Influenza: Several influenza epidemics in the 20th century caused millions of deaths worldwide, including the worst epidemic in American history, the Spanish influenza outbreak that killed more than 500,000 in 1918. Today influenza is less of a public health threat, though it continues to be a serious disease that affects many people. Approximately 20,000 people die of the flu in the United States every year. The influenza virus attacks the human respiratory tract, causing symptoms such as fever, headaches, fatigue, coughing, sore throat, nasal congestion, and body aches.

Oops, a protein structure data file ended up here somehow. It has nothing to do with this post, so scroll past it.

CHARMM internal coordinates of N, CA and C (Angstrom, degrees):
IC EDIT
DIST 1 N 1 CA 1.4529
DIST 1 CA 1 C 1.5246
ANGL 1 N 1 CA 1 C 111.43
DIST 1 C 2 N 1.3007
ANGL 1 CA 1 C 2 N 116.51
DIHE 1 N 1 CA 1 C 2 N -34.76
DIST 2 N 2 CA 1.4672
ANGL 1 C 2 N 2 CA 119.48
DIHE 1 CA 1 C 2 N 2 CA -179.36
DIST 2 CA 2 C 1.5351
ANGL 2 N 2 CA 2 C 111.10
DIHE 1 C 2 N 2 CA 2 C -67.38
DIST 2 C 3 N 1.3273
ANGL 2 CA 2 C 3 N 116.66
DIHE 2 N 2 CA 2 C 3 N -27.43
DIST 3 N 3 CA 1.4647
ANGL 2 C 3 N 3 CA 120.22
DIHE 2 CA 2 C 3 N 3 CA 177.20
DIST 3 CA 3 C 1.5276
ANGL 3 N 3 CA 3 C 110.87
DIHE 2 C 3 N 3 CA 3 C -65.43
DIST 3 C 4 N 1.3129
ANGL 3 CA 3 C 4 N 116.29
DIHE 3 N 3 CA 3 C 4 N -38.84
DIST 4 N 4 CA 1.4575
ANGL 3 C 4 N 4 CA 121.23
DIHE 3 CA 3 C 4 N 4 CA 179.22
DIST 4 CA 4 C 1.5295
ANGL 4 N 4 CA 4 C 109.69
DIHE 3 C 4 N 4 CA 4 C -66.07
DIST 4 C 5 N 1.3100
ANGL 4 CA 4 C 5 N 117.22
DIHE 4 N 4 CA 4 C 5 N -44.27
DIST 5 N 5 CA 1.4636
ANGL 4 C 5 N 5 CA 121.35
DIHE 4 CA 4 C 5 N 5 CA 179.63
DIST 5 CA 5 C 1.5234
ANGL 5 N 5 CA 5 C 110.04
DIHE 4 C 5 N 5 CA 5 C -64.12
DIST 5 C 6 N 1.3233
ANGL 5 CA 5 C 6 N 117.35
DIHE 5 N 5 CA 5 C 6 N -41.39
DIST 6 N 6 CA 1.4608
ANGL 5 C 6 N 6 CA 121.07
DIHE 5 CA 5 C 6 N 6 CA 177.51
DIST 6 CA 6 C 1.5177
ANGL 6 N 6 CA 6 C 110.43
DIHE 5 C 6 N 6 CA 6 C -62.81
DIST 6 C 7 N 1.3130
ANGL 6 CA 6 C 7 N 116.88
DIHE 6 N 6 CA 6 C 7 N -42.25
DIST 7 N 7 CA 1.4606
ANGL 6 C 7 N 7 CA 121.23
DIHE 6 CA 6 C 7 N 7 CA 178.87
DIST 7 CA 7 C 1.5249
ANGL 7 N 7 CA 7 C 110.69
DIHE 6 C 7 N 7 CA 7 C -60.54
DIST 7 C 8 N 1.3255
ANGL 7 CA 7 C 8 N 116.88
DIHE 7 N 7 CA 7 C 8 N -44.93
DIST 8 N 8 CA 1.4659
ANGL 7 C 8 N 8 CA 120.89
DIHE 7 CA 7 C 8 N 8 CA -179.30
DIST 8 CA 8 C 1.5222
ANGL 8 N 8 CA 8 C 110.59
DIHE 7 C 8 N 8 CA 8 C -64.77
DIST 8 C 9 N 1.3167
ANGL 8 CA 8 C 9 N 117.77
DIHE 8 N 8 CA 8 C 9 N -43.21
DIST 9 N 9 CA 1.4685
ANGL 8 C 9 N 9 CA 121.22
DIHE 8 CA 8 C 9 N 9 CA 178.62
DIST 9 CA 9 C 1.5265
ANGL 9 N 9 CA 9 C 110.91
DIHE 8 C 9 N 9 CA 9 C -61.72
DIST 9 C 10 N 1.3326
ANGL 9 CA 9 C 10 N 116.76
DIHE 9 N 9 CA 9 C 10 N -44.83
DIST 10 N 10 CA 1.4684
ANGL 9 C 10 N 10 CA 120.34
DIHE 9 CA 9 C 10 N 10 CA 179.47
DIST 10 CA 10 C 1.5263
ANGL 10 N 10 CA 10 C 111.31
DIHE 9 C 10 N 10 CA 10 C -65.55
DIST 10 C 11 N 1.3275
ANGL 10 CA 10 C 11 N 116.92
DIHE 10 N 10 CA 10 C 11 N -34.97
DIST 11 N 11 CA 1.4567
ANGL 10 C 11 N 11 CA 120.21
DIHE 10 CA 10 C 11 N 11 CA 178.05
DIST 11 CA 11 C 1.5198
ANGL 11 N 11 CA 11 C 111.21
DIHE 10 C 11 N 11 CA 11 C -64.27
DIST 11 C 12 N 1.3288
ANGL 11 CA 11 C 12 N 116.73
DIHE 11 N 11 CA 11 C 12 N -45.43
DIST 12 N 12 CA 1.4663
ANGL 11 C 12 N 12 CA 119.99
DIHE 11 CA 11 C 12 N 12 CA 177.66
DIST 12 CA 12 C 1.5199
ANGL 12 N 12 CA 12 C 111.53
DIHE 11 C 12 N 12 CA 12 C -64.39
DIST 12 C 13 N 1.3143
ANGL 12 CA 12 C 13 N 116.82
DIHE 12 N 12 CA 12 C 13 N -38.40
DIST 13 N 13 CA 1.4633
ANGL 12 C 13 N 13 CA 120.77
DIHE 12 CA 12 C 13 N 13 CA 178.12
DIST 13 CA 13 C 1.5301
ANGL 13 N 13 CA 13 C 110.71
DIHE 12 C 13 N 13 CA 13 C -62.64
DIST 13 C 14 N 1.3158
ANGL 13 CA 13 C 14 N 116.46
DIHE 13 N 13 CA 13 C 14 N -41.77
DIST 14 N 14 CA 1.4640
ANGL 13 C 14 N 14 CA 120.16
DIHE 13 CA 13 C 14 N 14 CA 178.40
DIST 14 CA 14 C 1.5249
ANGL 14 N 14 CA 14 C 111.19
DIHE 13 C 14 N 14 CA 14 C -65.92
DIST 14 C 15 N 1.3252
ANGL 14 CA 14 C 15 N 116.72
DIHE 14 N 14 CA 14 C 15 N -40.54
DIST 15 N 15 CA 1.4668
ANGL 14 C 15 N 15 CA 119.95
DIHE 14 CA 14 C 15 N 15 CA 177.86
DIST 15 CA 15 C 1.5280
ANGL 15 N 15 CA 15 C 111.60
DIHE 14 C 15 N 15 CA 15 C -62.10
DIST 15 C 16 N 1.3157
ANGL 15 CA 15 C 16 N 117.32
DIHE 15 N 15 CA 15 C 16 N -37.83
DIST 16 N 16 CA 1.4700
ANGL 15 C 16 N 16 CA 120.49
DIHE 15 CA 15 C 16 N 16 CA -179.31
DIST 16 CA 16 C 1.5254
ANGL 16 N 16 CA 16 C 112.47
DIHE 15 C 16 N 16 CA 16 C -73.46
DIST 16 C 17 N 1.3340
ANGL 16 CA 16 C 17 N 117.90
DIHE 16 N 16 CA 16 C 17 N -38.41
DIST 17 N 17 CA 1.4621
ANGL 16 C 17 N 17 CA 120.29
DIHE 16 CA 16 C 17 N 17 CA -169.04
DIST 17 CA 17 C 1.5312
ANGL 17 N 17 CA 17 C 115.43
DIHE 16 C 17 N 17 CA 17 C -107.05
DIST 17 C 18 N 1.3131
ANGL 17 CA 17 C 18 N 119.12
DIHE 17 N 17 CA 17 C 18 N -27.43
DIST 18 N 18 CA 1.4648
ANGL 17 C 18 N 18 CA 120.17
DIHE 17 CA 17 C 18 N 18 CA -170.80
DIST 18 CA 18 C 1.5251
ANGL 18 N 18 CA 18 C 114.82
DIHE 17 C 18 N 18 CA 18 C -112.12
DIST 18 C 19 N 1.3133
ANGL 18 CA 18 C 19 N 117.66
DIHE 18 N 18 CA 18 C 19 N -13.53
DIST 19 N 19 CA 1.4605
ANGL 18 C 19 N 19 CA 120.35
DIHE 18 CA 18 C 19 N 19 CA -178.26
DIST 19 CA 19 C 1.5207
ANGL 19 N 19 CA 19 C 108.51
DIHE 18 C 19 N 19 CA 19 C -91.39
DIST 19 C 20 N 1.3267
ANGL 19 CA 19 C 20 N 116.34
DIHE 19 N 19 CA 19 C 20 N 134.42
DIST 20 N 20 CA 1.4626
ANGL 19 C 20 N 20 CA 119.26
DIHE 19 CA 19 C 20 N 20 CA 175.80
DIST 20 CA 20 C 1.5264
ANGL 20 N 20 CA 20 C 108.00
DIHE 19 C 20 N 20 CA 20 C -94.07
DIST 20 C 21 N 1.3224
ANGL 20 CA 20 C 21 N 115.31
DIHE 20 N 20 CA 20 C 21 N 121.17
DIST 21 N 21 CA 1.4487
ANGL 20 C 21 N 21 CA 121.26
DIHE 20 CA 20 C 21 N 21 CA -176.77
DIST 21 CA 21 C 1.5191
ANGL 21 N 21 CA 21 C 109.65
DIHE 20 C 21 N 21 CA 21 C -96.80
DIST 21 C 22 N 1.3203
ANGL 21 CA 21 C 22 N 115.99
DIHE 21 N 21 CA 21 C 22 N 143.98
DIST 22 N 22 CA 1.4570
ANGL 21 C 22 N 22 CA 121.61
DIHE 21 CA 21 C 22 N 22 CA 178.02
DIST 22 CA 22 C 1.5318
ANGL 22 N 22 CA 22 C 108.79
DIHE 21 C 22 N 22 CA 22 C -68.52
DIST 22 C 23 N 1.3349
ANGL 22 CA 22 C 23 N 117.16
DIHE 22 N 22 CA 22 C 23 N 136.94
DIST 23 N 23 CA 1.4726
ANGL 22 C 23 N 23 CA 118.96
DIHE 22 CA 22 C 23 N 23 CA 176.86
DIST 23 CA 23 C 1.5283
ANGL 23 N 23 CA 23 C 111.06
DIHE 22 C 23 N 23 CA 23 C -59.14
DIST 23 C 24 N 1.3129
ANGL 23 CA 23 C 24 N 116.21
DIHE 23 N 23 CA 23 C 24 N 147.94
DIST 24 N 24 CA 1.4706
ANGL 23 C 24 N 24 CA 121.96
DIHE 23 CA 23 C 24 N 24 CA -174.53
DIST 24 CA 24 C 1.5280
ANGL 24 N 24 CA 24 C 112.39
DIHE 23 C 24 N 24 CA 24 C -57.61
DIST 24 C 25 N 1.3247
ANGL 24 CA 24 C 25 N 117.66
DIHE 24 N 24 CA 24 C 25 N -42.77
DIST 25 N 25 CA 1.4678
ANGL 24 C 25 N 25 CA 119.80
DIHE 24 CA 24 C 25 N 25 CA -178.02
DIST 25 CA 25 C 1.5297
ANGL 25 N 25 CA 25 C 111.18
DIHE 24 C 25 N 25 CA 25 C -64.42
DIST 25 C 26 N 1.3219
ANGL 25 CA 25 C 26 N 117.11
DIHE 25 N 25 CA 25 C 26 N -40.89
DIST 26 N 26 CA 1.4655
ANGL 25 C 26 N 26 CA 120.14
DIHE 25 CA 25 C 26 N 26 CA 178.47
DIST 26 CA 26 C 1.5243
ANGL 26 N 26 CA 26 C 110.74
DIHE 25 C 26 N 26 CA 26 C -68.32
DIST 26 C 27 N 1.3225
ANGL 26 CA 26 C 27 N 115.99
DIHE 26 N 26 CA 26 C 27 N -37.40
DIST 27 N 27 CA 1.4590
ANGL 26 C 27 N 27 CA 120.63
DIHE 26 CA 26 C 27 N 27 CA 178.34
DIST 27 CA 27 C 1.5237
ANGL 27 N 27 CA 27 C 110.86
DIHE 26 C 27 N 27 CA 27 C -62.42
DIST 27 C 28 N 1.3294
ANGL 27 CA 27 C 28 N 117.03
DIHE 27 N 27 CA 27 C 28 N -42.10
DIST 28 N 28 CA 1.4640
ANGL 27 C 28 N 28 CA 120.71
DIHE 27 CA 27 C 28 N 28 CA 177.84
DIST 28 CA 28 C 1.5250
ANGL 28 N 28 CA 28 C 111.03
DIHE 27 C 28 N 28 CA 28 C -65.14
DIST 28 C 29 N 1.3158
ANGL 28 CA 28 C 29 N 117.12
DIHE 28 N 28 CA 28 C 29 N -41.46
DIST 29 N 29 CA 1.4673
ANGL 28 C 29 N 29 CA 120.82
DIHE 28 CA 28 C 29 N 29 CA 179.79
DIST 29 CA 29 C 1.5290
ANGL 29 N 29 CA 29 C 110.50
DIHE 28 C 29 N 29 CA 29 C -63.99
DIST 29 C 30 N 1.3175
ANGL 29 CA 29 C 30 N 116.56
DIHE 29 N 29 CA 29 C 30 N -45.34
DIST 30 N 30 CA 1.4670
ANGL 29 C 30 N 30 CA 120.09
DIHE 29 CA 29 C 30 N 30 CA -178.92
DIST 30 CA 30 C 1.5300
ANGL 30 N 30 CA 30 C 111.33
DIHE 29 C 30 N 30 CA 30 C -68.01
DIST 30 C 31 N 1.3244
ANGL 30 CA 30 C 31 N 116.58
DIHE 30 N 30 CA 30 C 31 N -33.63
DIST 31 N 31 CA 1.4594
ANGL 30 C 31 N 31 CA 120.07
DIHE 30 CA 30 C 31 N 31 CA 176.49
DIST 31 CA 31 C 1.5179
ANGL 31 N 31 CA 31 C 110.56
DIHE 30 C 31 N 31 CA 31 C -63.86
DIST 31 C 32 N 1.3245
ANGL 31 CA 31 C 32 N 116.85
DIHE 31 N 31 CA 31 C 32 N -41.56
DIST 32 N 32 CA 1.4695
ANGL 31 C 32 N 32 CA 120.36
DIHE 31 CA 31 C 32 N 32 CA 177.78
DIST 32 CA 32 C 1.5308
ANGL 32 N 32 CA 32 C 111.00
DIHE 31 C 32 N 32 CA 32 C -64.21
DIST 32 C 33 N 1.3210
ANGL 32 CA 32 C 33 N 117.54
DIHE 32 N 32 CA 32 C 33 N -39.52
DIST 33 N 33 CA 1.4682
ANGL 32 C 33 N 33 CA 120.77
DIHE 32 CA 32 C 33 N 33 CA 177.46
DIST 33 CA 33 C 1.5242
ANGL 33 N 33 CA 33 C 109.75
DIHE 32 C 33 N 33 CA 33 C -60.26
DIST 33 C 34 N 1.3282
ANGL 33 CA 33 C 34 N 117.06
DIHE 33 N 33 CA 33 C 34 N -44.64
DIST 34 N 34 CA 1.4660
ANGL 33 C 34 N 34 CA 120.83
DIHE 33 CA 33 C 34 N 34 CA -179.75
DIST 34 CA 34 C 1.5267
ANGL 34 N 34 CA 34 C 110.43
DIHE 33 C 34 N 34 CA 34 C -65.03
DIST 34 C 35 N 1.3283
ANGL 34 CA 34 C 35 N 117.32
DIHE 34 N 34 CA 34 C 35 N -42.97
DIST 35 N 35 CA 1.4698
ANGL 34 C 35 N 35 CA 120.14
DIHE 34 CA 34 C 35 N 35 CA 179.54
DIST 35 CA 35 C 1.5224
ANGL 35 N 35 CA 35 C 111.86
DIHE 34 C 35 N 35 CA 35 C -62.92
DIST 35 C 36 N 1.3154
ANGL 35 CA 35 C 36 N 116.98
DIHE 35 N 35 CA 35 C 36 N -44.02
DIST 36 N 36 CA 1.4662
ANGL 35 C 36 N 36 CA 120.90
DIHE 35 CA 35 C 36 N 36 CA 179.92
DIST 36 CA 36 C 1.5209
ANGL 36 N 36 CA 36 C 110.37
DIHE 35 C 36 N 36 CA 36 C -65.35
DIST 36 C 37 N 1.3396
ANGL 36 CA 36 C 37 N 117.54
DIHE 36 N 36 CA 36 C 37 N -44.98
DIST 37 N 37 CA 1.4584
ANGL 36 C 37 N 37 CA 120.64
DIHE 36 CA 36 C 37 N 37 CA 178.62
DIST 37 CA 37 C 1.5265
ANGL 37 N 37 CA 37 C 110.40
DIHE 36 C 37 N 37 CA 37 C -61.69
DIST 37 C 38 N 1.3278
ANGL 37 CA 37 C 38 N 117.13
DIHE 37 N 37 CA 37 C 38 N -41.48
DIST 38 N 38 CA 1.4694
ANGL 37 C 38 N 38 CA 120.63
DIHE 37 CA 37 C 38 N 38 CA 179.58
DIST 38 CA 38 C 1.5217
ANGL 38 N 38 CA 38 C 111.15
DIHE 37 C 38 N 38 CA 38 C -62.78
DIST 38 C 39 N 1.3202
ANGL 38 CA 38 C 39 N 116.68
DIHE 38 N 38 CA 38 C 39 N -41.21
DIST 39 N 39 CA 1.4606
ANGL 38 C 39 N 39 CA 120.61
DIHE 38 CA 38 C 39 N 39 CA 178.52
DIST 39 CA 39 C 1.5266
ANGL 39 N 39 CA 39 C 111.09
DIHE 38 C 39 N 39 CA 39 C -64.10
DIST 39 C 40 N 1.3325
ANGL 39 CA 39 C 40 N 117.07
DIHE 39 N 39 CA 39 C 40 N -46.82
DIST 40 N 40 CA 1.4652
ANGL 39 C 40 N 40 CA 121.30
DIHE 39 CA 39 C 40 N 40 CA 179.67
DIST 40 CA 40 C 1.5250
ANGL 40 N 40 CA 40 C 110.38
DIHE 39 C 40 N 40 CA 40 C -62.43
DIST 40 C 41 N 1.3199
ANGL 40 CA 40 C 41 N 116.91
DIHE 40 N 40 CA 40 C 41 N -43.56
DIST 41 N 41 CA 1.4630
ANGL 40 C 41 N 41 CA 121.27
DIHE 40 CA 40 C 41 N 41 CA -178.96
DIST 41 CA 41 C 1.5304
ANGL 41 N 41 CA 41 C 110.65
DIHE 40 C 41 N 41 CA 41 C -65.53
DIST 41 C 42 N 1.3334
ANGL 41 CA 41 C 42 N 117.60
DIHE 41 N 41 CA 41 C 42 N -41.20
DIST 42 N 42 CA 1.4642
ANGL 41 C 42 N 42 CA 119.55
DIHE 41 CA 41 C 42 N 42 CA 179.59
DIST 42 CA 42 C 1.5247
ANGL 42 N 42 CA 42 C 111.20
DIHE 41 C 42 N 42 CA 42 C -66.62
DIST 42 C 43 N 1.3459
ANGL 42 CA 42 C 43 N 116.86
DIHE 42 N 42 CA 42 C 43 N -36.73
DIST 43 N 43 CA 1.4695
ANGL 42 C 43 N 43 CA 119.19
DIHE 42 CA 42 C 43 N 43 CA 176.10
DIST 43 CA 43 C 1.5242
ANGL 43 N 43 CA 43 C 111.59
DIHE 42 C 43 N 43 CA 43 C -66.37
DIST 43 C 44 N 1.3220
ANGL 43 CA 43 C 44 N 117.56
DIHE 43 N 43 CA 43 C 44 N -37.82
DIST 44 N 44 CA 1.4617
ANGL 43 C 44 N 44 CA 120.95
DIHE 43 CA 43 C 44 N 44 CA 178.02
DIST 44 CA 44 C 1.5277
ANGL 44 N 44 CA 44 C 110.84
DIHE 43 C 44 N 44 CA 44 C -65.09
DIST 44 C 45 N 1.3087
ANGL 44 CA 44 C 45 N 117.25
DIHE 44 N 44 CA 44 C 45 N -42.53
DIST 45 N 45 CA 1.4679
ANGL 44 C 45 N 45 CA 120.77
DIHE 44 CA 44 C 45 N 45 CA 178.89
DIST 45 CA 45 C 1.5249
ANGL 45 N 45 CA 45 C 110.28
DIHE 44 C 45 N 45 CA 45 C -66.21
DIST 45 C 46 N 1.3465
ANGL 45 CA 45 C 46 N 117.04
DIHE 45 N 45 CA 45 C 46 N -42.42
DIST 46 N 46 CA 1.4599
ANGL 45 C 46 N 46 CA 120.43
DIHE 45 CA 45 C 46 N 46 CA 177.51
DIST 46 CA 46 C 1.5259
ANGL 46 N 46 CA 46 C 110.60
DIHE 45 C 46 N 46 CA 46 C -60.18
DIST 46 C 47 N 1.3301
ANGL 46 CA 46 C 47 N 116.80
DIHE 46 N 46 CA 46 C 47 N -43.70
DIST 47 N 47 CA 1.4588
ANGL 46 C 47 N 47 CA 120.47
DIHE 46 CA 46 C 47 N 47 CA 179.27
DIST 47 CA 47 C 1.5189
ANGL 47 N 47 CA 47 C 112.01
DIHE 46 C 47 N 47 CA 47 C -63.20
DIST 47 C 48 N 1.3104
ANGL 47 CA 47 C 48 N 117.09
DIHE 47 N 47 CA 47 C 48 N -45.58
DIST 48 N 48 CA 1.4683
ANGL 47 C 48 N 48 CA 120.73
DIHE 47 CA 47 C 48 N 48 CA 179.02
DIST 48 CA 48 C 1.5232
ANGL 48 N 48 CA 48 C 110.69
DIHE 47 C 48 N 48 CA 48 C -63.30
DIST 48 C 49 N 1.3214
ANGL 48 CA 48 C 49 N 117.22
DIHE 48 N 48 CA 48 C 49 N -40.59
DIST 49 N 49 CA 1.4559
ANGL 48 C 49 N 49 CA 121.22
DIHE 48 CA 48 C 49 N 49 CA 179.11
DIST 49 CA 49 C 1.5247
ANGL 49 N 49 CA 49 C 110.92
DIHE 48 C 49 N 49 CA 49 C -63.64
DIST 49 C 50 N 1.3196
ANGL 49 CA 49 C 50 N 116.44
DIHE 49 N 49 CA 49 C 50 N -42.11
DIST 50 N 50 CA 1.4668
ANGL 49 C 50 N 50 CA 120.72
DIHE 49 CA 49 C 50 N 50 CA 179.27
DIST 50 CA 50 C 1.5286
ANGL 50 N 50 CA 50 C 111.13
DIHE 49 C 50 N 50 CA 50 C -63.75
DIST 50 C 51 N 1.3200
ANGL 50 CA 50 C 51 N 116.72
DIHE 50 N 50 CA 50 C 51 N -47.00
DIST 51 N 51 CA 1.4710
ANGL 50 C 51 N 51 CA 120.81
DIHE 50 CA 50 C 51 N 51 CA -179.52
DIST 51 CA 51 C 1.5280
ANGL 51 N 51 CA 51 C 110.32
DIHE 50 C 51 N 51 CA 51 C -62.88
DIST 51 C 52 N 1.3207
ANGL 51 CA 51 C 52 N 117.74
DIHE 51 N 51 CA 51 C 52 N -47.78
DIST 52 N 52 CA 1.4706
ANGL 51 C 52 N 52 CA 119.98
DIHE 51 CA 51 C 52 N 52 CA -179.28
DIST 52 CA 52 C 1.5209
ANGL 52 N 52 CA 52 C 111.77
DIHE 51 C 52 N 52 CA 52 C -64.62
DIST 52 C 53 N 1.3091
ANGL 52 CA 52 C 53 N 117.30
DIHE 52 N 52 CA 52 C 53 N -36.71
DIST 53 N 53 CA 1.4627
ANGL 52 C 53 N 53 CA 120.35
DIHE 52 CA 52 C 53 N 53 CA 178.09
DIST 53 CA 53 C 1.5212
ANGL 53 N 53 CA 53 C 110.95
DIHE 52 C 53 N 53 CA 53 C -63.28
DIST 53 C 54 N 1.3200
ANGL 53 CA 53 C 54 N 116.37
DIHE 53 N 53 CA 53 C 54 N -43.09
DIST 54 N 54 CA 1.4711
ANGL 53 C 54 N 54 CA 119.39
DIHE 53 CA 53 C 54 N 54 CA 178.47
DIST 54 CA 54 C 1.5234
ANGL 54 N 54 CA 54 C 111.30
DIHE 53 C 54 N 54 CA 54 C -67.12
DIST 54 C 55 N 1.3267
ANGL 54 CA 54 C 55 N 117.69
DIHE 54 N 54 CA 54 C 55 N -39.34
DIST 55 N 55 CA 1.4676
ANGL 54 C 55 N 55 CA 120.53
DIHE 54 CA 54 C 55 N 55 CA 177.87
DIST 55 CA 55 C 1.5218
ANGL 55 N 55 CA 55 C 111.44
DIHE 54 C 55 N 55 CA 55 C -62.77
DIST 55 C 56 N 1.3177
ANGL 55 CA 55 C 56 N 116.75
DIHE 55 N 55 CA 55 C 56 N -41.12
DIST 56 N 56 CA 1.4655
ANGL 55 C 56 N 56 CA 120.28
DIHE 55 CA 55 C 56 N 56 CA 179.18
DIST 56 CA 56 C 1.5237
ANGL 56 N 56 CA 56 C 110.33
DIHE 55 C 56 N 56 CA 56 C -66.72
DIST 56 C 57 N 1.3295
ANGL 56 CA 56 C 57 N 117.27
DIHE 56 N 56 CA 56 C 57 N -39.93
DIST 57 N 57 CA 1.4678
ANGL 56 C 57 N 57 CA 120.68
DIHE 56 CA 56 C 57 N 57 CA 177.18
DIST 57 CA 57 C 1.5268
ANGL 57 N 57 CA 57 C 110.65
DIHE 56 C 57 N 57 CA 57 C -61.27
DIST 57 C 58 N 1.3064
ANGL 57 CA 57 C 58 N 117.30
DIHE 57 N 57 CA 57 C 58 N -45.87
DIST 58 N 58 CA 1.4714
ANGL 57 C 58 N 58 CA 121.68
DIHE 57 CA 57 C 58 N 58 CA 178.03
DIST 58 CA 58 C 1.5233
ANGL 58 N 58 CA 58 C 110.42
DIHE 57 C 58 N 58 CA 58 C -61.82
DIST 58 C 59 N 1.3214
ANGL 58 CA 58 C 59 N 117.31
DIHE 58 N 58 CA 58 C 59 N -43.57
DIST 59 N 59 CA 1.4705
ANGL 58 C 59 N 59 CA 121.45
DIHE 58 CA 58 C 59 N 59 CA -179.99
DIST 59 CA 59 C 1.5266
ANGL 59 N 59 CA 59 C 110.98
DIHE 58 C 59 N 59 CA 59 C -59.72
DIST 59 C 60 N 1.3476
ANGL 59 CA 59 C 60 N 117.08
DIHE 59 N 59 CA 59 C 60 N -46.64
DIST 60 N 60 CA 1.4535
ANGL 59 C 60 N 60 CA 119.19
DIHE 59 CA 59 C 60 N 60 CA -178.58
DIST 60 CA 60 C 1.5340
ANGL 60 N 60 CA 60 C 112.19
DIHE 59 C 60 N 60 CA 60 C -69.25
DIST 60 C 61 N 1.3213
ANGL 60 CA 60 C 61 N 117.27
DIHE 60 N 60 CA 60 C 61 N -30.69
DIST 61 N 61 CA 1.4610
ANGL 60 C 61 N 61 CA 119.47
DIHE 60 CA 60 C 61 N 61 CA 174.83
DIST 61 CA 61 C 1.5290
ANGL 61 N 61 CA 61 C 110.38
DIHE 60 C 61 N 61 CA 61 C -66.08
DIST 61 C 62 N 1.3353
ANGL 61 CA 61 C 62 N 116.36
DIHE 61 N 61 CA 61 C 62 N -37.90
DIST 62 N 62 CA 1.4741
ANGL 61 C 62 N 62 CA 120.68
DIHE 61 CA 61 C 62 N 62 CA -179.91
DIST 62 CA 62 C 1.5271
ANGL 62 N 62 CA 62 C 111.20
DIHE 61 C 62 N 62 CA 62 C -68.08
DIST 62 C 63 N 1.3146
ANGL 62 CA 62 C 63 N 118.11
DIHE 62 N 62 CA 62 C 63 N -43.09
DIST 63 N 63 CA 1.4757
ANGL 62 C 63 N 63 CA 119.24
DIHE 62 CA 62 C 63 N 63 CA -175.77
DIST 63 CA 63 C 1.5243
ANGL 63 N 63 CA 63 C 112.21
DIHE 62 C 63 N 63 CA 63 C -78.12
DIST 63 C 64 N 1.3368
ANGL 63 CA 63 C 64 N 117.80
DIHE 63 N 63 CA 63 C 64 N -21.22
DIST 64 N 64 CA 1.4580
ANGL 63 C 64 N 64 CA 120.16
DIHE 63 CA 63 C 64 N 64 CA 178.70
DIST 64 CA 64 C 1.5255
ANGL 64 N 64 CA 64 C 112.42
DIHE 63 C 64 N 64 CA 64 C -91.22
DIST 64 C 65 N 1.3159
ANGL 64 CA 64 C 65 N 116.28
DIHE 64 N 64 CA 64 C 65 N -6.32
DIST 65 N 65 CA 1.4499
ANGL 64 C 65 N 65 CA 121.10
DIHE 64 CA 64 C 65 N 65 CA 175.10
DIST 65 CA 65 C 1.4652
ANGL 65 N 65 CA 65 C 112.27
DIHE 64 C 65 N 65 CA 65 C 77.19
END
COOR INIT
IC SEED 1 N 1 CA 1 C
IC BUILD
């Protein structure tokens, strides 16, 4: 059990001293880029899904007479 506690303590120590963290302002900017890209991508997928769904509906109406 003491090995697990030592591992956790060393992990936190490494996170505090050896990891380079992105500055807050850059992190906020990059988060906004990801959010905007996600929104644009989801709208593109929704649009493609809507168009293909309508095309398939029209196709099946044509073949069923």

Japanese Encephalitis: Japanese encephalitis is a mosquito-borne disease endemic in Asia. Around 50,000 cases occur each year; 25% to 30% of all cases are fatal.
Leishmaniasis: Leishmaniasis is a disease spread by the bite of the sandfly. It is found mostly in tropical countries. There are several types of leishmaniasis, and they vary in symptoms and severity. Visceral leishmaniasis (VL, or kala azar) is the most severe; left untreated, it is always fatal. Its symptoms include fever, weight loss, anemia, and a swelling of the spleen and liver. Mucocutaneous leishmaniasis (MCL, or espundia) produces lesions that affect the nose, mouth, and throat and can destroy their mucous membranes. Cutaneous leishmaniasis (CL) produces skin ulcers, sometimes as many as 200, that cause disability and extensive scarring. Diffuse cutaneous leishmaniasis (DCL) is similar to CL, and infected people are prone to relapses. Approximately 12 million cases of leishmaniasis exist today.